Donald Trump is a fascination. He lies without blushing. He’s cracking sexist and racist slogans and nothing is bringing him down – no scandal, no disclosure book, no impeachment proceedings, no uprising within his own party. Four years ago, he won the election against the all-time favorite Hillary Clinton. Since then, his fans have remained loyal to him. Someone like him is evidently capable of transcending political reason.
This description of Trump already contains the dilemma into which he plunges his critics. His highly polarizing rhetoric cannot be ignored. It promises public attention and the media good ratings. The reports of him in the 2015/2016 presidential campaign would have been worth more than two billion dollars in advertising. Trump got them for free. Cheek wins.
The American Democrats and most of the rest of the world have been in a state of paralysis since Trump’s election victory. It had happened that no one had expected and should never have. The impossible had become reality. Horror and panic alternate. Once it happens, it can happen again. Hardly anyone dares to look at the facts without prejudice.
It is precisely the mix of fascination, panic and demonization that makes Trump strong. While his opponents despair him, his power grows over them. He eventually leaves her desperate. He lets her pass out, clenching her fists in her pocket, without consequences. What a devil! His followers think with admiration. Couldn’t someone like him kick Joe Biden out too?
It’s time to stop the rabbit from staring at the snake. Trump’s mouth heroism may be the last thing he’s got. Once it was underestimated, now it is overestimated. His rebellious stance is on the wane, he has never had a majority of Americans on his side, approval ratings for his work as president have fluctuated between 41 and 43 percent and never reached more than 48 percent, his voter potential – predominantly white, married, male churchgoers – he’s exhausted.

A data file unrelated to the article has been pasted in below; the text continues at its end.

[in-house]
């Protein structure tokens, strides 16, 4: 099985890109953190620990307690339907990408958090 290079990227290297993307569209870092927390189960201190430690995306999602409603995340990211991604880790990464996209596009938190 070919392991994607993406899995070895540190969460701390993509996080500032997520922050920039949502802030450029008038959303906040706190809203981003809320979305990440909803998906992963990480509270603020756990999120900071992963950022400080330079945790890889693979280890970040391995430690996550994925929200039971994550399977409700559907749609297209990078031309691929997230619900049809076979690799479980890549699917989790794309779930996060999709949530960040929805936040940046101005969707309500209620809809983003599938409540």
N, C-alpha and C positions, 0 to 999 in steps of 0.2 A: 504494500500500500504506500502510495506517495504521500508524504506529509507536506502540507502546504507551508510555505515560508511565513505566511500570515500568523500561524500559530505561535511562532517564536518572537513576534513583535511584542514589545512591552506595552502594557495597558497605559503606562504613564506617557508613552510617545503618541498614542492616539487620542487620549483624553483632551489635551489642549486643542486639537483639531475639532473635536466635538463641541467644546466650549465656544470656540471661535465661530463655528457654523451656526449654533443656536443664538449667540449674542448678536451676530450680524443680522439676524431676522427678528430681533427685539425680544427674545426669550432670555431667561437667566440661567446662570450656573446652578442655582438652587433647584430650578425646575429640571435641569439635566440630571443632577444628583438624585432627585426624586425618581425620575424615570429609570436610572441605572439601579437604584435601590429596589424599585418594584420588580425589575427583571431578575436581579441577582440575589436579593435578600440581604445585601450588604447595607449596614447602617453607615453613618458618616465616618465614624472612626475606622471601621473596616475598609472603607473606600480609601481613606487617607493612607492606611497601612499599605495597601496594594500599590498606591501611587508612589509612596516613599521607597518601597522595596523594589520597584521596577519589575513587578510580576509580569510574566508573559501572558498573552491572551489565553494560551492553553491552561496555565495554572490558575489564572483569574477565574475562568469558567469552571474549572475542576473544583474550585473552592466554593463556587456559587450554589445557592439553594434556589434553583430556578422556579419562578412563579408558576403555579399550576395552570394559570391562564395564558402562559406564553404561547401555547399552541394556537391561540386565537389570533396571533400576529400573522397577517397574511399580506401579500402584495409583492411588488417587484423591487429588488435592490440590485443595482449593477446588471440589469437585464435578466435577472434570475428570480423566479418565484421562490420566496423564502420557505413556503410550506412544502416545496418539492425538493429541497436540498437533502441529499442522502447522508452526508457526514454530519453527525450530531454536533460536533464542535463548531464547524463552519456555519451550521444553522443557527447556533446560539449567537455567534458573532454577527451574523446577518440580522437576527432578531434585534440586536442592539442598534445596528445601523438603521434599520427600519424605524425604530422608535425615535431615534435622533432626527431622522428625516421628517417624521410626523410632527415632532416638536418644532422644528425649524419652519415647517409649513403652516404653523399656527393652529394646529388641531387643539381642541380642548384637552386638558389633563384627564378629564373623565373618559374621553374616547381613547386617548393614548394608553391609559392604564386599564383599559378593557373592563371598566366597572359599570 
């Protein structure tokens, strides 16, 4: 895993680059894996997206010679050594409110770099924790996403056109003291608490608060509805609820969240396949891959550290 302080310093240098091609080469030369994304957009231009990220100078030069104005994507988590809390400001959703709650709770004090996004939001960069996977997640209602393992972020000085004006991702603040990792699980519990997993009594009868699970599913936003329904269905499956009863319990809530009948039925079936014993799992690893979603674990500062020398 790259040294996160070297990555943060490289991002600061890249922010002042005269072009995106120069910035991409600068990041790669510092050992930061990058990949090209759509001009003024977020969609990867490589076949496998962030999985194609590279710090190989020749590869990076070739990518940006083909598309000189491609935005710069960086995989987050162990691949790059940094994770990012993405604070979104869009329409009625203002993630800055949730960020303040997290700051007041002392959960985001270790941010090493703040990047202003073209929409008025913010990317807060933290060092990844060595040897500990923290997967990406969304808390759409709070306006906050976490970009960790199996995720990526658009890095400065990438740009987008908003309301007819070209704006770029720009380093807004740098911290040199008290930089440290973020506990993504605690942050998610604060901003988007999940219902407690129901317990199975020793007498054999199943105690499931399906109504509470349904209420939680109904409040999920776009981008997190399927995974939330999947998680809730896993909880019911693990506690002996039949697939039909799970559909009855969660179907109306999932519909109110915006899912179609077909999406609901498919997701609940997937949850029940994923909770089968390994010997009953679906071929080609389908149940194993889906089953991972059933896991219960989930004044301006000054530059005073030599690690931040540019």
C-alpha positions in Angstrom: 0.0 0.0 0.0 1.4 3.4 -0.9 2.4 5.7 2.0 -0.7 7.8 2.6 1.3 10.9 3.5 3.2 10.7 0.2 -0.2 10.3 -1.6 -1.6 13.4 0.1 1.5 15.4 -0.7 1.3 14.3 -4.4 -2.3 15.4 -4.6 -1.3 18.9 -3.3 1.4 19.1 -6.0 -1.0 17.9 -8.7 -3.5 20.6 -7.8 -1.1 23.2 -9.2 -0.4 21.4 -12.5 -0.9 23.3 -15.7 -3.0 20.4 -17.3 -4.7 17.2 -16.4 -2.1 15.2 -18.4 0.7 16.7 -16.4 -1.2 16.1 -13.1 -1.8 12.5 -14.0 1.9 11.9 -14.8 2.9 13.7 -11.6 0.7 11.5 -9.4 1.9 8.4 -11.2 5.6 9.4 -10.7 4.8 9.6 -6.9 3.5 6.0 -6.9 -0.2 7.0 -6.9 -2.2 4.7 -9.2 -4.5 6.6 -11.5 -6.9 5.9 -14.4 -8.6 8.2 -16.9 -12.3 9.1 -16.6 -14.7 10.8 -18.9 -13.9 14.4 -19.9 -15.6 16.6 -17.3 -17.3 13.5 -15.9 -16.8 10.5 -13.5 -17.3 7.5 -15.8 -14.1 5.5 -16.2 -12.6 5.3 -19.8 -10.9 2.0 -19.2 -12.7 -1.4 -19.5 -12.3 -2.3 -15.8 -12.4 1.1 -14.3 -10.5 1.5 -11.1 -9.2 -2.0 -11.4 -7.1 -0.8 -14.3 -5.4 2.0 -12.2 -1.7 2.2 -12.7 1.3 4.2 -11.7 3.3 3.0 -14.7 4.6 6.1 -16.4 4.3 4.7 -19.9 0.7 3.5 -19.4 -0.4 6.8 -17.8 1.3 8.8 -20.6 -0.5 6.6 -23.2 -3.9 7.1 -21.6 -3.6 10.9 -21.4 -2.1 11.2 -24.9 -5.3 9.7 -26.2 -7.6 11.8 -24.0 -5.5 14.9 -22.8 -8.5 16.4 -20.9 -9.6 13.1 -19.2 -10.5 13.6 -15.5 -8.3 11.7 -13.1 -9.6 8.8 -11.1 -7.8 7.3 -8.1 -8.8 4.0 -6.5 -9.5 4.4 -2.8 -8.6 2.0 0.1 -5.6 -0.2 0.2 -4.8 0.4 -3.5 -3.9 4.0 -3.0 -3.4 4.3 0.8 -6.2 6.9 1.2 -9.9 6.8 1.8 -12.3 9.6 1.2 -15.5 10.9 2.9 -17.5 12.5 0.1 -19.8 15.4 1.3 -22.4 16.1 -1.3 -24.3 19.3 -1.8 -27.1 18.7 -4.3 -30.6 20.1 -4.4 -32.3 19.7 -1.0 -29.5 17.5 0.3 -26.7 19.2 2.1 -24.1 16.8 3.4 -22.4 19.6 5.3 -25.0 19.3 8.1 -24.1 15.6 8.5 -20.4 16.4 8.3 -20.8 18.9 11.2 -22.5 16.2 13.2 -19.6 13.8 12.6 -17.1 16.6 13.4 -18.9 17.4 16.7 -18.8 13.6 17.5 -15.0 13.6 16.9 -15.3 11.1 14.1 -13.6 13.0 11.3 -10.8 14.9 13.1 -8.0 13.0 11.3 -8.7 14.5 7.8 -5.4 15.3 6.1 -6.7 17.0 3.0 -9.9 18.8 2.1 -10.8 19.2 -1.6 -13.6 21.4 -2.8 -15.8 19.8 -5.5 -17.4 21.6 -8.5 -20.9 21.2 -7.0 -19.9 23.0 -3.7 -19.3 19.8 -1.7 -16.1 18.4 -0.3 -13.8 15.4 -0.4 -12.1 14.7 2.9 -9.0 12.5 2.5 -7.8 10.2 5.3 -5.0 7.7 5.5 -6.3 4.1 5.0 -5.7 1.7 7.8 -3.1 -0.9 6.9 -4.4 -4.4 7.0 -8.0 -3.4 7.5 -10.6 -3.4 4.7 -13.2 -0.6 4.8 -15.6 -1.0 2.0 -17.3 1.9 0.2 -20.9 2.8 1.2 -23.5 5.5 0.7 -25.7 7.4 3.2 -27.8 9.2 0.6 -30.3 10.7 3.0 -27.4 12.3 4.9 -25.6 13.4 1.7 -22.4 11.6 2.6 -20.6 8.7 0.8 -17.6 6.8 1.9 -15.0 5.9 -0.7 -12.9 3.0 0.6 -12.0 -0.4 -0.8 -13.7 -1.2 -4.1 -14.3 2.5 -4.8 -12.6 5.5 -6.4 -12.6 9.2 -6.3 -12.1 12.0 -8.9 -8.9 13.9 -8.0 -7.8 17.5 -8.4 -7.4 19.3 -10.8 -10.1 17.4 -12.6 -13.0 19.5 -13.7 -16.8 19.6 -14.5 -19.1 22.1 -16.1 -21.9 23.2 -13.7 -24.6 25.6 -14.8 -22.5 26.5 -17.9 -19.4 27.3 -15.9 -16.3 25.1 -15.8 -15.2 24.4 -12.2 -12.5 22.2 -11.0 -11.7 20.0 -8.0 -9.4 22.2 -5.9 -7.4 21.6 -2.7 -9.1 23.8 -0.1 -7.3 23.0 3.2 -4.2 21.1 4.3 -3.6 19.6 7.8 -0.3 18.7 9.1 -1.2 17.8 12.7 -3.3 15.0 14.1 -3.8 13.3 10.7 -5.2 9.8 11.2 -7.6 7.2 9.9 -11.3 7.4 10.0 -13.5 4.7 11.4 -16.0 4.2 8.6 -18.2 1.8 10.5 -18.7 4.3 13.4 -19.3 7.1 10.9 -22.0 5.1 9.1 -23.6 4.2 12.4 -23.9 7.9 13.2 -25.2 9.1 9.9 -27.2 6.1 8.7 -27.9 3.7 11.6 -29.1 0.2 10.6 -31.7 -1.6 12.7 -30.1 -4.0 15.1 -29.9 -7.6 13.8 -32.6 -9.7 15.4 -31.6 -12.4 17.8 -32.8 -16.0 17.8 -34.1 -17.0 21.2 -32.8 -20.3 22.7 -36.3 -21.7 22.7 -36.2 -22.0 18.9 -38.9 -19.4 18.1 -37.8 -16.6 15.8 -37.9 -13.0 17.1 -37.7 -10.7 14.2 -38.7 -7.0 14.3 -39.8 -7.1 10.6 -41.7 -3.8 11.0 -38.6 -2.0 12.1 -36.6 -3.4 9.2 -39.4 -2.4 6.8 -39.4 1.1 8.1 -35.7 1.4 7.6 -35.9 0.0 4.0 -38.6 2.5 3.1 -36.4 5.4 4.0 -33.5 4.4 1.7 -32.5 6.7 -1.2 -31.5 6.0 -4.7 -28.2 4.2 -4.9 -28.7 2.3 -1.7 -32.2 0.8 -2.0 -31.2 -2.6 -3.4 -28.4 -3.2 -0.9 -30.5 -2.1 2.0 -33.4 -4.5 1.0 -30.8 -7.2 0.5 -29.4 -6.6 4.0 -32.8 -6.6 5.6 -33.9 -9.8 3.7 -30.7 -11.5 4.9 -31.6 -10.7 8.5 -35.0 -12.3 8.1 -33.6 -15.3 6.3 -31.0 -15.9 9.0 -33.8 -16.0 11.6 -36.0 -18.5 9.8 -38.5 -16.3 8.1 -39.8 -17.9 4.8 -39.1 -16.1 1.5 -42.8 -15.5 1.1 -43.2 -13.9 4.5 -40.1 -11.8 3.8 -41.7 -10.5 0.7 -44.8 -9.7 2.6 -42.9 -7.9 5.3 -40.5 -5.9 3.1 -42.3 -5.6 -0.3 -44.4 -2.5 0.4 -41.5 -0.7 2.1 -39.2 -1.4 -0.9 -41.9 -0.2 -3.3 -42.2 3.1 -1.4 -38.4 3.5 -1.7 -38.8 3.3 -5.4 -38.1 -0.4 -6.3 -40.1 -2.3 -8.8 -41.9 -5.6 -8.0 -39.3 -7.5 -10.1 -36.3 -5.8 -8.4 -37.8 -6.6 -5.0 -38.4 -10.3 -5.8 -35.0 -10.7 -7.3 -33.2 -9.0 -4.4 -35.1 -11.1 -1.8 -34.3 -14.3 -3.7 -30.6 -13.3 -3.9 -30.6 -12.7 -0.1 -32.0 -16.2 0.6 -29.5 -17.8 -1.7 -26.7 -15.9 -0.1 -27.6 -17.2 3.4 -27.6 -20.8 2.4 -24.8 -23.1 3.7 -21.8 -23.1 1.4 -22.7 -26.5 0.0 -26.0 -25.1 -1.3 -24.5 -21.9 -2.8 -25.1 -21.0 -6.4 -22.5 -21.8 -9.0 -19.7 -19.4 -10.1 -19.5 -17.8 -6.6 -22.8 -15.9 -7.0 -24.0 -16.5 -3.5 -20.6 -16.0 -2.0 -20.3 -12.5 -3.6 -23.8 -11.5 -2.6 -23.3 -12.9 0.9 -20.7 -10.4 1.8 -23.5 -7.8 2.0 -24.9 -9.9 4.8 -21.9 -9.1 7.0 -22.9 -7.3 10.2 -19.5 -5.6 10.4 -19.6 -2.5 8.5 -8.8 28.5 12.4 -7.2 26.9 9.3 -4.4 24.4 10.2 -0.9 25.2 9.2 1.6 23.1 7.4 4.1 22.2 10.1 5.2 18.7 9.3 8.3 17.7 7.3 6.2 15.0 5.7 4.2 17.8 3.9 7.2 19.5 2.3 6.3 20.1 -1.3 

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In the congressional elections two years ago, the economy was booming, unemployment was low, two conservative constitutional judges had been appointed and no one spoke about Corona. Yet the Democrats were victorious. They won a majority in the House, even in the Senate, where the Republicans won a few seats, the opposition had a lead of more than 12 million votes. Women, new voters and minorities in particular could be mobilized.
Joe Biden is not Hillary Clinton. Unlike her – and Trump – the current Democratic candidate is largely getting good personal grades. He is trusted to unite the nation. Attacks on Biden’s age and health – Trump calls him “Sleepy Joe” and spreads rumors of the 77-year-old’s mental weakness – are perceived as discriminatory by older voters.
Just as Trump has slandered Joe Biden, he mourns older voters
Seniors 65 and older have voted for a Republican majority since 2004. Trump was eight percentage points ahead of Clinton for them. Now they are turning away from the incumbent. Trump’s attacks on state health insurance, the postal voting system and his downplaying of the corona crisis are irritating many older voters. The defectors are referred to as “seniors passing over”. Retirement and nursing homes in the US recorded the highest number of Covid-19 deaths.
In a direct comparison, Biden leads Trump by about six percentage points. He also has a comfortable edge in most “battlefield states,” the states that often pass elections. This is six percentage points in Wisconsin, five in Michigan and Arizona and four percentage points in Pennsylvania. If a vote were taken tomorrow, the “blue wave” (blue is the color of the Democrats) would bring him a brilliant victory.
Joe Biden’s lead is greater than Hillary Clinton’s 2016 lead
According to the “Economist”, the chance that Biden will win the majority in the “electoral college”, the electoral body, is 85 percent. Since postal voting is already in use in many countries, the current political vote is likely to translate into gains for the Democrats. It’s true, Hillary Clinton also came out on top in the 2016 polls. But their lead was mainly in the margin of error.
Most Americans have passed judgment and the number of undecided is small. Current events such as the corona crisis, economic development or the dispute over the filling of the position at the Supreme Court have only a marginal effect on political preferences.
Of course, a miracle can happen and Trump remains president. But it must be quite a miracle. Despondency and even fear of it do not help. A relaxed self-confidence must take its place. This is the only way blenders can be disappointed.